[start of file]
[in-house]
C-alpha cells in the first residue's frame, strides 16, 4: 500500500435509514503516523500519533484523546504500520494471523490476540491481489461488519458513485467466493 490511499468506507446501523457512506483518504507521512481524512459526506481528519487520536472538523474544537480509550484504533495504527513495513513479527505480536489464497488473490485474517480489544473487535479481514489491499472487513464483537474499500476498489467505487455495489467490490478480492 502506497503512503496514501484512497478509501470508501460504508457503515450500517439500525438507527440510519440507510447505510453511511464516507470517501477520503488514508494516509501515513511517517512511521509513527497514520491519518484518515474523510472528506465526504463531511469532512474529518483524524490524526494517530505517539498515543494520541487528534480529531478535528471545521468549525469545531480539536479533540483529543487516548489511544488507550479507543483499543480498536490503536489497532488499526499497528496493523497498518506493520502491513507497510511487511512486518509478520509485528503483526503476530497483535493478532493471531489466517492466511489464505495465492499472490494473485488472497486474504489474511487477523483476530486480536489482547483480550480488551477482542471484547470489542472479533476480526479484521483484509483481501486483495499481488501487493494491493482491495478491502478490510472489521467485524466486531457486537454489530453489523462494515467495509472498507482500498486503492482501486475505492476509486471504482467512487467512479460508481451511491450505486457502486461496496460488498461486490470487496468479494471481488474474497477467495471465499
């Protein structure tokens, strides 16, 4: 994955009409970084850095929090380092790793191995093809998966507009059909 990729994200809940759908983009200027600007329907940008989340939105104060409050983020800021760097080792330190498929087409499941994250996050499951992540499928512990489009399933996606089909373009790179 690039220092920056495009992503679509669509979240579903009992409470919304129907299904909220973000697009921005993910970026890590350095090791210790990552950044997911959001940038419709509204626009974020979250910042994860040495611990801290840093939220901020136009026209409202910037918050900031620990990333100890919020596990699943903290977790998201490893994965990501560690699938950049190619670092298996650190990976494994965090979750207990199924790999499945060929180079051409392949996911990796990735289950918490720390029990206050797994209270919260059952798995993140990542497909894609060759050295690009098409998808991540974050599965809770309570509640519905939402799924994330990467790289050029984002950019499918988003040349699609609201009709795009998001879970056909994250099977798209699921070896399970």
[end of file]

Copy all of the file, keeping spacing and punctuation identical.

[in-house]
C-alpha cells in the first residue's frame, strides 16, 4: 500500500435509514503516523500519533484523546504500520494471523490476540491481489461488519458513485467466493 490511499468506507446501523457512506483518504507521512481524512459526506481528519487520536472538523474544537480509550484504533495504527513495513513479527505480536489464497488473490485474517480489544473487535479481514489491499472487513464483537474499500476498489467505487455495489467490490478480492 502506497503512503496514501484512497478509501470508501460504508457503515450500517439500525438507527440510519440507510447505510453511511464516507470517501477520503488514508494516509501515513511517517512511521509513527497514520491519518484518515474523510472528506465526504463531511469532512474529518483524524490524526494517530505517539498515543494520541487528534480529531478535528471545521468549525469545531480539536479533540483529543487516548489511544488507550479507543483499543480498536490503536489497532488499526499497528496493523497498518506493520502491513507497510511487511512486518509478520509485528503483526503476530497483535493478532493471531489466517492466511489464505495465492499472490494473485488472497486474504489474511487477523483476530486480536489482547483480550480488551477482542471484547470489542472479533476480526479484521483484509483481501486483495499481488501487493494491493482491495478491502478490510472489521467485524466486531457486537454489530453489523462494515467495509472498507482500498486503492482501486475505492476509486471504482467512487467512479460508481451511491450505486457502486461496496460488498461486490470487496468479494471481488474474497477467495471465499
């Protein structure tokens, strides 16, 4: 994955009409970084850095929090380092790793191995093809998966507009059909 990729994200809940759908983009200027600007329907940008989340939105104060409050983020800021760097080792330190498929087409499941994250996050499951992540499928512990489009399933996606089909373009790179 690039220092920056495009992503679509669509979240579903009992409470919304129907299904909220973000697009921005993910970026890590350095090791210790990552950044997911959001940038419709509204626009974020979250910042994860040495611990801290840093939220901020136009026209409202910037918050900031620990990333100890919020596990699943903290977790998201490893994965990501560690699938950049190619670092298996650190990976494994965090979750207990199924790999499945060929180079051409392949996911990796990735289950918490720390029990206050797994209270919260059952798995993140990542497909894609060759050295690009098409998808991540974050599965809770309570509640519905939402799924994330990467790289050029984002950019499918988003040349699609609201009709795009998001879970056909994250099977798209699921070896399970």